Direct simulations have become indispensable tools in turbulence research, and, in the last two decades, especially so for the study of wall-bounded turbulence. Early simulations dealt mostly with the viscous and buffer layers near the wall, because their Reynolds numbers had to be necessarily limited (Kim et al.,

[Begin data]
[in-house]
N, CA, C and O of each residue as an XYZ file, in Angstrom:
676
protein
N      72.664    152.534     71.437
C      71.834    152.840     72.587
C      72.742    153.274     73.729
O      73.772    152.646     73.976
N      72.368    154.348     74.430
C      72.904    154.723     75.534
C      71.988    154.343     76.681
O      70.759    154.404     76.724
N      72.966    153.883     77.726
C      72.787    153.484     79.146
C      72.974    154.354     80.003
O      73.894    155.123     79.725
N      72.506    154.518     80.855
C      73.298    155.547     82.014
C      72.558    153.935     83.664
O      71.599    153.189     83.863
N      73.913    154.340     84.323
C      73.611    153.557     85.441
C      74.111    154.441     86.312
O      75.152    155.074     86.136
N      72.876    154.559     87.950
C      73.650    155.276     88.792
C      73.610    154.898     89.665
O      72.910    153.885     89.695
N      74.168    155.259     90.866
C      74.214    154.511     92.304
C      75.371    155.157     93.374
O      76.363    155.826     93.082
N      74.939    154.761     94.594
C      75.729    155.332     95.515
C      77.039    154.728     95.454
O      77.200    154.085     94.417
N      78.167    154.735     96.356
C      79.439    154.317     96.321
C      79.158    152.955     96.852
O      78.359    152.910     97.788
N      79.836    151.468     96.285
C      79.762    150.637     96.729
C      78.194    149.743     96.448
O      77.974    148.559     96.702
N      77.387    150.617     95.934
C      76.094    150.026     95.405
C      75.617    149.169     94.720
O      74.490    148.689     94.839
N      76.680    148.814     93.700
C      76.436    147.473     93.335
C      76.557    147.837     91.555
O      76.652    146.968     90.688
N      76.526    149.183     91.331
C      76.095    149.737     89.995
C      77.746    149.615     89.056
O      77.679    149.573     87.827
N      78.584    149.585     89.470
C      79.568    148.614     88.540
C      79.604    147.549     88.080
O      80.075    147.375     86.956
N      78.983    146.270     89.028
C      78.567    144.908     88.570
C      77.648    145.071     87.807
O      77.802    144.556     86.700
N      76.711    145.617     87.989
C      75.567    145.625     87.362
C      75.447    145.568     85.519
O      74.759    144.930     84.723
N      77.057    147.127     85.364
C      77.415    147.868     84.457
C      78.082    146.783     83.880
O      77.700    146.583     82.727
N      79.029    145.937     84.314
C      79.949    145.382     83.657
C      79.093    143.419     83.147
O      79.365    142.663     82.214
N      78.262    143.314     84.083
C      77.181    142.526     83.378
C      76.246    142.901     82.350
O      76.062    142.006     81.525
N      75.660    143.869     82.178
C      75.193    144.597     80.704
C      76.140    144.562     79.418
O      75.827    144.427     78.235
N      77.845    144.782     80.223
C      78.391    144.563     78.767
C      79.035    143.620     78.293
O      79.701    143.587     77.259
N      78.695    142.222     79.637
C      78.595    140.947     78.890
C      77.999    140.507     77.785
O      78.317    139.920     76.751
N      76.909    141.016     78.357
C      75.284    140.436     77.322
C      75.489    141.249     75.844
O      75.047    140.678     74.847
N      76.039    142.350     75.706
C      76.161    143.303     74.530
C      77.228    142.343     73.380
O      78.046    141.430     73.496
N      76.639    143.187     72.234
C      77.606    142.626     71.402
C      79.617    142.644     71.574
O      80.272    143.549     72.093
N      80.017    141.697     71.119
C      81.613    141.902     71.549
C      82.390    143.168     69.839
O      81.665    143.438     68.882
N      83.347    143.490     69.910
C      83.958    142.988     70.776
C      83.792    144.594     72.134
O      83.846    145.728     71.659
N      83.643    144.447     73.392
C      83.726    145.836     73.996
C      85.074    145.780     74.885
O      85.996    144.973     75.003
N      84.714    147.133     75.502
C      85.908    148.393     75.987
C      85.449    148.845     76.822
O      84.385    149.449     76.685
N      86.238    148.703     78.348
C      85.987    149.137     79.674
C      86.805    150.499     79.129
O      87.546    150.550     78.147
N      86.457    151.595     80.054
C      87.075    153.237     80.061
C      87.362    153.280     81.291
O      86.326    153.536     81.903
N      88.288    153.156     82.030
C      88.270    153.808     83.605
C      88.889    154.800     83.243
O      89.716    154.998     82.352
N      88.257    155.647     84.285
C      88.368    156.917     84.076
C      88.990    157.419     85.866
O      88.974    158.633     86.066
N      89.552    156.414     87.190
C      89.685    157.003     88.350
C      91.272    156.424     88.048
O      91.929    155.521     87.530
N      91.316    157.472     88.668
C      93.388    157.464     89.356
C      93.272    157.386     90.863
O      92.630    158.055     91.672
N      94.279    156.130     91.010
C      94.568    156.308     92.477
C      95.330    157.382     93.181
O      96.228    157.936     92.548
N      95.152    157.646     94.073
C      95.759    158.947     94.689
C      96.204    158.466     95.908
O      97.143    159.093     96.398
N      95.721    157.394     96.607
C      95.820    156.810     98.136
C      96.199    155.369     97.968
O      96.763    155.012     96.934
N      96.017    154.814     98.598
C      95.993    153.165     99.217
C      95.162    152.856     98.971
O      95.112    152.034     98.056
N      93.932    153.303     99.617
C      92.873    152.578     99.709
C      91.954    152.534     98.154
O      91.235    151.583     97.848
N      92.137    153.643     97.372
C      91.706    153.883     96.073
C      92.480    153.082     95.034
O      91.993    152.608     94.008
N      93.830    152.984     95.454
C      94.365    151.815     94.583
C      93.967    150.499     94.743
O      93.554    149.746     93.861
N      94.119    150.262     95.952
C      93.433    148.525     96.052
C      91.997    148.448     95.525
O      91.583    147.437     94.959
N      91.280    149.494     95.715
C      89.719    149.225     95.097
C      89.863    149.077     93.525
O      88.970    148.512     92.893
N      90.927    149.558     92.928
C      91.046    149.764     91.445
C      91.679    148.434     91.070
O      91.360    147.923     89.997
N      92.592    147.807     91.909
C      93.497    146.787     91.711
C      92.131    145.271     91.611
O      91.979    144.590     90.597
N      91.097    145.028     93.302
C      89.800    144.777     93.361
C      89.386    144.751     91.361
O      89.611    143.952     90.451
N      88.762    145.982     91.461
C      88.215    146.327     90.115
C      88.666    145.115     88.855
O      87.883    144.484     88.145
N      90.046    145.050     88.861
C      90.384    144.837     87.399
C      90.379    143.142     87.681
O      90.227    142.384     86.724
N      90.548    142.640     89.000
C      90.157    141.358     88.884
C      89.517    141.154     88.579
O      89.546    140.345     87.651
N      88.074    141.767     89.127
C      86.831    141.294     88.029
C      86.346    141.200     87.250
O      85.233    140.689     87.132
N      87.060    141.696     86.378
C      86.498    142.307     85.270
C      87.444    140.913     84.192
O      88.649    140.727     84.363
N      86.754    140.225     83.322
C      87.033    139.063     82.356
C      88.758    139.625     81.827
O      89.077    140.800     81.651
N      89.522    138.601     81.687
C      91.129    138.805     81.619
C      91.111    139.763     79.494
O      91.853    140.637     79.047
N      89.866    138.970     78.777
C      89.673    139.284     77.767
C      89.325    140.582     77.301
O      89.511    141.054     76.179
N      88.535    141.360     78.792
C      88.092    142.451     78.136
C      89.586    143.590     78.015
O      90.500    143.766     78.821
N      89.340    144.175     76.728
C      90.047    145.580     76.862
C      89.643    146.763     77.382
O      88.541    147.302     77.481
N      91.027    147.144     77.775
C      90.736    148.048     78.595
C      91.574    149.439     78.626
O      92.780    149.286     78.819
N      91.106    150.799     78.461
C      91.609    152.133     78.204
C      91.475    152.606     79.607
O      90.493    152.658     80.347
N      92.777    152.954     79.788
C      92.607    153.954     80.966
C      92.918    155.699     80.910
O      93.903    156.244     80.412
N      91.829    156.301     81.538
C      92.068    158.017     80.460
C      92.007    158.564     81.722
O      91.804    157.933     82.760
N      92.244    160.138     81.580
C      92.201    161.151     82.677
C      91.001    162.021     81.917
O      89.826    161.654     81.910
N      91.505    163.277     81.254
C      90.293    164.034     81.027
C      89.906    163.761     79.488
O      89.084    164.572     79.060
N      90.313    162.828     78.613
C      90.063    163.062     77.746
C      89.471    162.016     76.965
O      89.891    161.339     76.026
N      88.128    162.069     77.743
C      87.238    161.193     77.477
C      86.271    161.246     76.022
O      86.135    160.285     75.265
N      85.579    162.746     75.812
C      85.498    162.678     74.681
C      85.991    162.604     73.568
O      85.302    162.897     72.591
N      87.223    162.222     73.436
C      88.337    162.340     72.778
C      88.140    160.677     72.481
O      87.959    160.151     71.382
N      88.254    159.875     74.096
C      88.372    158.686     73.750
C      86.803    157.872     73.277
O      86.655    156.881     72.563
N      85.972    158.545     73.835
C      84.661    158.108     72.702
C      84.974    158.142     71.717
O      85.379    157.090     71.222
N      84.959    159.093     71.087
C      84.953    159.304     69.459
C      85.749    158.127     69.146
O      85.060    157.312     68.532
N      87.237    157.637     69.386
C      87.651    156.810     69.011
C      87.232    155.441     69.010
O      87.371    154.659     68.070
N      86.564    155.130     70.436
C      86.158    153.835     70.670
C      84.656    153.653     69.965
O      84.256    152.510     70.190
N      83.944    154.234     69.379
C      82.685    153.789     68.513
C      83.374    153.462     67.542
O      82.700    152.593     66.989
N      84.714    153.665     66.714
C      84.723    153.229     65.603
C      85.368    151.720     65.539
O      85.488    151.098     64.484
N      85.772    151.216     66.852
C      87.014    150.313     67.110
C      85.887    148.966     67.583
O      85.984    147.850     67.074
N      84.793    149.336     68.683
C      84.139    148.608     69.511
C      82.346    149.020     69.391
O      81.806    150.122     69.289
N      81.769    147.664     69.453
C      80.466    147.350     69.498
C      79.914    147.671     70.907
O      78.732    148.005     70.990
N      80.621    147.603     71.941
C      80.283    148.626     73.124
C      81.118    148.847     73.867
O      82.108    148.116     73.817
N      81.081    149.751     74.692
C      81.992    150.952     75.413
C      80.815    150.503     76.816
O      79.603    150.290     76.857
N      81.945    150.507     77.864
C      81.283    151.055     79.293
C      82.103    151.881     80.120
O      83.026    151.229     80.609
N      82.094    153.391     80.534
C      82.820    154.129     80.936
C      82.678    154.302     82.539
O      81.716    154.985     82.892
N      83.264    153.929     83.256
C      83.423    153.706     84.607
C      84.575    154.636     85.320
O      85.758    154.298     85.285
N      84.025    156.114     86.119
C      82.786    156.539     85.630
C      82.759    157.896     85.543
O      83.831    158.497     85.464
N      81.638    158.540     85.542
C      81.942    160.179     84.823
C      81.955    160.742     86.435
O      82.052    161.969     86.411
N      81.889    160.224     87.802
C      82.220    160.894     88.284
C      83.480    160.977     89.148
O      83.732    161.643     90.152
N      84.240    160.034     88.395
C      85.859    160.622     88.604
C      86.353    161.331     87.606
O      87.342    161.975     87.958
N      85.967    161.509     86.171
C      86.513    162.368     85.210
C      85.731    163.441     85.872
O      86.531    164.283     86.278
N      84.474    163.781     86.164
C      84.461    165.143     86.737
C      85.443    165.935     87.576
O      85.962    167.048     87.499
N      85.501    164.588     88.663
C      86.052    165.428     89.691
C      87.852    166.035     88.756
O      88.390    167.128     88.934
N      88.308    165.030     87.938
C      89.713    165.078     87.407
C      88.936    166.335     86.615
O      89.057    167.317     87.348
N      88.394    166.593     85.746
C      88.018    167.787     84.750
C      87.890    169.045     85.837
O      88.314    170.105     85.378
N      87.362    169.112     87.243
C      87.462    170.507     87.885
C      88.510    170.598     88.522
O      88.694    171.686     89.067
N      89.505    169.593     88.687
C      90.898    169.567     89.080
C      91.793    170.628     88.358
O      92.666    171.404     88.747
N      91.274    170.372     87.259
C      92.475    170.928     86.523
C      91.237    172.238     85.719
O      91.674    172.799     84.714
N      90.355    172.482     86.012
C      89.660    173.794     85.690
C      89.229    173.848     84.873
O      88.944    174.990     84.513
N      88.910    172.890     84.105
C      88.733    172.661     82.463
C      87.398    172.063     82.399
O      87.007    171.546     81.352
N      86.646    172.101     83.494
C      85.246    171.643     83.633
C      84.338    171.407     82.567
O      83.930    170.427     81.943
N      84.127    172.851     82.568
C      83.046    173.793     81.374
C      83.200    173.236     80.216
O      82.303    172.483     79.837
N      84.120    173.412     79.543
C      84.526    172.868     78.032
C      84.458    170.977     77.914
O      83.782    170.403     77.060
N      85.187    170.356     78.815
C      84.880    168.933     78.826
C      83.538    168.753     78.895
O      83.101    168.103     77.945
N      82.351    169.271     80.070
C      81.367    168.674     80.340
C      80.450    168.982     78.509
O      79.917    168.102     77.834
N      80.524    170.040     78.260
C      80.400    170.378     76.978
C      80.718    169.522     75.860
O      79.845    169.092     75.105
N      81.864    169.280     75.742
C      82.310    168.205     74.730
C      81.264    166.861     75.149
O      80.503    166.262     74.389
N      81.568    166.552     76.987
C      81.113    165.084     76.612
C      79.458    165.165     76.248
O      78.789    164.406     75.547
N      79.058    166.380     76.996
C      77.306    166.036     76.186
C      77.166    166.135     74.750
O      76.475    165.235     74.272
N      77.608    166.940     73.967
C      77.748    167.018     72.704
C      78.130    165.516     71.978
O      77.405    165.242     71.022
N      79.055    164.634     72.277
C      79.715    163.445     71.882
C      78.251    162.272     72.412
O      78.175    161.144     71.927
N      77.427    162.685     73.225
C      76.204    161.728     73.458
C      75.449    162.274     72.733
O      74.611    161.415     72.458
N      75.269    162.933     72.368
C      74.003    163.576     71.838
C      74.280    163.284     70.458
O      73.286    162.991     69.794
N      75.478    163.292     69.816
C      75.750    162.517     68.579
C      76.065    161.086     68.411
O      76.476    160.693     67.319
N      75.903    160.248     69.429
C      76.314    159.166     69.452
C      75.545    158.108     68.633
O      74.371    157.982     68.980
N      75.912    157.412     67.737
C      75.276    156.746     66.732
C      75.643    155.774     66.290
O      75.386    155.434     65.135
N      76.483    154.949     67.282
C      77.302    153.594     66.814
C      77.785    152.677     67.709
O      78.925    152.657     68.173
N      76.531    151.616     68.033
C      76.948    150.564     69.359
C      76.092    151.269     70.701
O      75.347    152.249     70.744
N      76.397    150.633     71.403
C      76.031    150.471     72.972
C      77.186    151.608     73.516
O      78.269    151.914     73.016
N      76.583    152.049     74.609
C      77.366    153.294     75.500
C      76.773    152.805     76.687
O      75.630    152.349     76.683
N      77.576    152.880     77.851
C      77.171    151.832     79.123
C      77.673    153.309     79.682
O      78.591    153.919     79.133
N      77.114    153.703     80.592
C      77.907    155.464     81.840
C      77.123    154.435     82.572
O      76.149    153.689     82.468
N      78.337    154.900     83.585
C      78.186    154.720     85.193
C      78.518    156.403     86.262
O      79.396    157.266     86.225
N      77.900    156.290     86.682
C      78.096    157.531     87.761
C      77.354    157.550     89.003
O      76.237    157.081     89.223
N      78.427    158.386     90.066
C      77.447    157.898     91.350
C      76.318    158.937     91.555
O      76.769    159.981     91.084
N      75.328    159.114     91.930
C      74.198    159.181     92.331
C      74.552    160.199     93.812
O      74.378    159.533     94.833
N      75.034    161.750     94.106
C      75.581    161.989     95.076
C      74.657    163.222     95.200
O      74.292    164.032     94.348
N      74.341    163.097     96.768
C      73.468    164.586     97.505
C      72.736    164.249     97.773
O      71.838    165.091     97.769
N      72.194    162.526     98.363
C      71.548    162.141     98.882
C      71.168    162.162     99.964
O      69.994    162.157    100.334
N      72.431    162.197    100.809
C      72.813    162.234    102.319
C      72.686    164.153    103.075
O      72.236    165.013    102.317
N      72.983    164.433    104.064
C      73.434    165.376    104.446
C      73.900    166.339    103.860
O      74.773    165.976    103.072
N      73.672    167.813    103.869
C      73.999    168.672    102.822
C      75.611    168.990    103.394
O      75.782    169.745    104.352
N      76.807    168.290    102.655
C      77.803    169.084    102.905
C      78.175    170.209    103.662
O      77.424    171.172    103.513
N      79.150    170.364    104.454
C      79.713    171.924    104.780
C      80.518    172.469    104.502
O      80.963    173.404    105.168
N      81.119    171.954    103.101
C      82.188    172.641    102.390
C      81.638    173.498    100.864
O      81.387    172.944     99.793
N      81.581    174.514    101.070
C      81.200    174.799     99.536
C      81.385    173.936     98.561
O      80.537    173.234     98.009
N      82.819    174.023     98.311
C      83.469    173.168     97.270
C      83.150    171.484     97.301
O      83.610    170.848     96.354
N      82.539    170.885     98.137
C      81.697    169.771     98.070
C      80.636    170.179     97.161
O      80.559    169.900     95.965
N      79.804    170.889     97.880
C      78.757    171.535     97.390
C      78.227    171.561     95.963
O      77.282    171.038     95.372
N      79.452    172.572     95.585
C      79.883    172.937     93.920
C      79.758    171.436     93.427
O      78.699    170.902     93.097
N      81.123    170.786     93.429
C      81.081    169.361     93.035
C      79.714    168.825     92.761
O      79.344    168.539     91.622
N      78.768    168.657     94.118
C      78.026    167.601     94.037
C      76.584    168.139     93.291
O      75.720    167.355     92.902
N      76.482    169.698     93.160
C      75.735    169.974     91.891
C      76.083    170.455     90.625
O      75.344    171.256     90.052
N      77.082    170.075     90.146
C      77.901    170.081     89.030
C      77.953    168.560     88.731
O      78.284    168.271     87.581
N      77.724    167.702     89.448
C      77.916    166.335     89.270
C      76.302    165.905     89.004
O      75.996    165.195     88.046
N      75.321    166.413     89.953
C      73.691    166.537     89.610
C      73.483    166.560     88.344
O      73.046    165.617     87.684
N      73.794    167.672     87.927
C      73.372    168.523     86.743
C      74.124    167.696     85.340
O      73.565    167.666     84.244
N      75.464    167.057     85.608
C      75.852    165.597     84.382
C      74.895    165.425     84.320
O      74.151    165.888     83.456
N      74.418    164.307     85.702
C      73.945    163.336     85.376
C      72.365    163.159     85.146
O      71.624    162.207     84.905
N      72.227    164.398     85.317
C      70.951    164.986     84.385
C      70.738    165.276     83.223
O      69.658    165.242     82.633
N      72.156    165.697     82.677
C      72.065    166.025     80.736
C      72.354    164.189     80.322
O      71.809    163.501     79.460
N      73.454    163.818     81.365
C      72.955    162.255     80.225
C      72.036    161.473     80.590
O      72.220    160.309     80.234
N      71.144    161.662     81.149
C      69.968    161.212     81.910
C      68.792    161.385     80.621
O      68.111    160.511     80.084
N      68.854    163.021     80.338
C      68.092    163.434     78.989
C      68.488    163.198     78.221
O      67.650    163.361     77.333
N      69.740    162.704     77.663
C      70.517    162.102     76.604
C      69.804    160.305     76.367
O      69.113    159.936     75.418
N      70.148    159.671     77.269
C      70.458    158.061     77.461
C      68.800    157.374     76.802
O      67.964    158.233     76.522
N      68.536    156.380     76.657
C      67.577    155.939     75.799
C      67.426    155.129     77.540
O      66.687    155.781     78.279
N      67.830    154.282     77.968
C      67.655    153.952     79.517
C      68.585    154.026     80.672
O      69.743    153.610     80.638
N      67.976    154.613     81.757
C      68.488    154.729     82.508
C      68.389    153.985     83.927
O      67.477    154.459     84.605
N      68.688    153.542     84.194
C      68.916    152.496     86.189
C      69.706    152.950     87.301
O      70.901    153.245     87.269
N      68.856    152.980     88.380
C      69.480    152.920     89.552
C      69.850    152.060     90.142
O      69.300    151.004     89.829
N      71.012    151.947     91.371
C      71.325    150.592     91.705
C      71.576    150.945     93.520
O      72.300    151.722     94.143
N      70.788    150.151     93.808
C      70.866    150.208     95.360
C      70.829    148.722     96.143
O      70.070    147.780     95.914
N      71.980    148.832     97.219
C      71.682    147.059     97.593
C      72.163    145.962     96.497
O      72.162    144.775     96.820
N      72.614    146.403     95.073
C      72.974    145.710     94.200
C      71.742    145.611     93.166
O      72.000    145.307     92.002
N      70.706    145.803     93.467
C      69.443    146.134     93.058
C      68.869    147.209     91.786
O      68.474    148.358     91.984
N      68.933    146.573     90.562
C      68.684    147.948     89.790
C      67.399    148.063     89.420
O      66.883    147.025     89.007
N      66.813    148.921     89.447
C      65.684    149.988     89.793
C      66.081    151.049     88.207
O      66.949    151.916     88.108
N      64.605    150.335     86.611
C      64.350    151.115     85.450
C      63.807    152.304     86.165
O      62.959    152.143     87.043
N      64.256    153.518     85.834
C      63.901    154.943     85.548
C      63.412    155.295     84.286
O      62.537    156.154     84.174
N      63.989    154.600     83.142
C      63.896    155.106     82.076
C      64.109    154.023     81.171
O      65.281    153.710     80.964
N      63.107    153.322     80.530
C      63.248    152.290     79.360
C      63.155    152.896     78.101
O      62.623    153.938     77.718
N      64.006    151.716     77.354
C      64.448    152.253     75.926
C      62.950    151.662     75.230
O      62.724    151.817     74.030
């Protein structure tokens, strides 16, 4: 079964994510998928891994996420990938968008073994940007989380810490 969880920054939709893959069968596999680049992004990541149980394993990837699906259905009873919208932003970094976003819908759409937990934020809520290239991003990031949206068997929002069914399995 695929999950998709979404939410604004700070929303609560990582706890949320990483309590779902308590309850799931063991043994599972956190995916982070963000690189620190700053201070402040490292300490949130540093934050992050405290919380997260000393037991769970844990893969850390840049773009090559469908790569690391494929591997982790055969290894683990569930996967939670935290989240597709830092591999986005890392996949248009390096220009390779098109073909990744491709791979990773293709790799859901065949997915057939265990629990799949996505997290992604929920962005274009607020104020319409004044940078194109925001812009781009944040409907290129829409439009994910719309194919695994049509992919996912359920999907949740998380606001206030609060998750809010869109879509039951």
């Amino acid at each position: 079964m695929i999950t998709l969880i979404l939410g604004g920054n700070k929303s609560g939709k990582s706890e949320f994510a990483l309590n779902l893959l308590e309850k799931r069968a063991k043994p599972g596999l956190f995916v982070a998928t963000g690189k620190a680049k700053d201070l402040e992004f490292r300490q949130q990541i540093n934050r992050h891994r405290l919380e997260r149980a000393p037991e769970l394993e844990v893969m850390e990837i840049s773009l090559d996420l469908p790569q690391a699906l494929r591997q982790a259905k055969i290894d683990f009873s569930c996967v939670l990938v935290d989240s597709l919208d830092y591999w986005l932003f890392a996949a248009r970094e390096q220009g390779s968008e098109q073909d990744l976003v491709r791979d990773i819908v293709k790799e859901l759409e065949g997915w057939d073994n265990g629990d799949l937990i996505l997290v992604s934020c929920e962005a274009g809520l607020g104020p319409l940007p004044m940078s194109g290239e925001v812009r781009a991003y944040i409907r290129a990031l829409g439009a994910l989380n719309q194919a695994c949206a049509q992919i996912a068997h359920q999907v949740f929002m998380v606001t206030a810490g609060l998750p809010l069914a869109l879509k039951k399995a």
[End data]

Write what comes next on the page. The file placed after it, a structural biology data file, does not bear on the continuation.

). They led very soon to a fairly complete description of the kinematics of this part of the flow (Robinson,
), and, later, to the qualitative understanding of their dynamics (Jiménez et al.,
). While most of those studies were carried out in turbulent channels, the results are generally believed to apply to all attached wall-bounded turbulent flows, because the time scales of the near-wall region are too fast to interact strongly with the slower processes of the non-universal outer layers.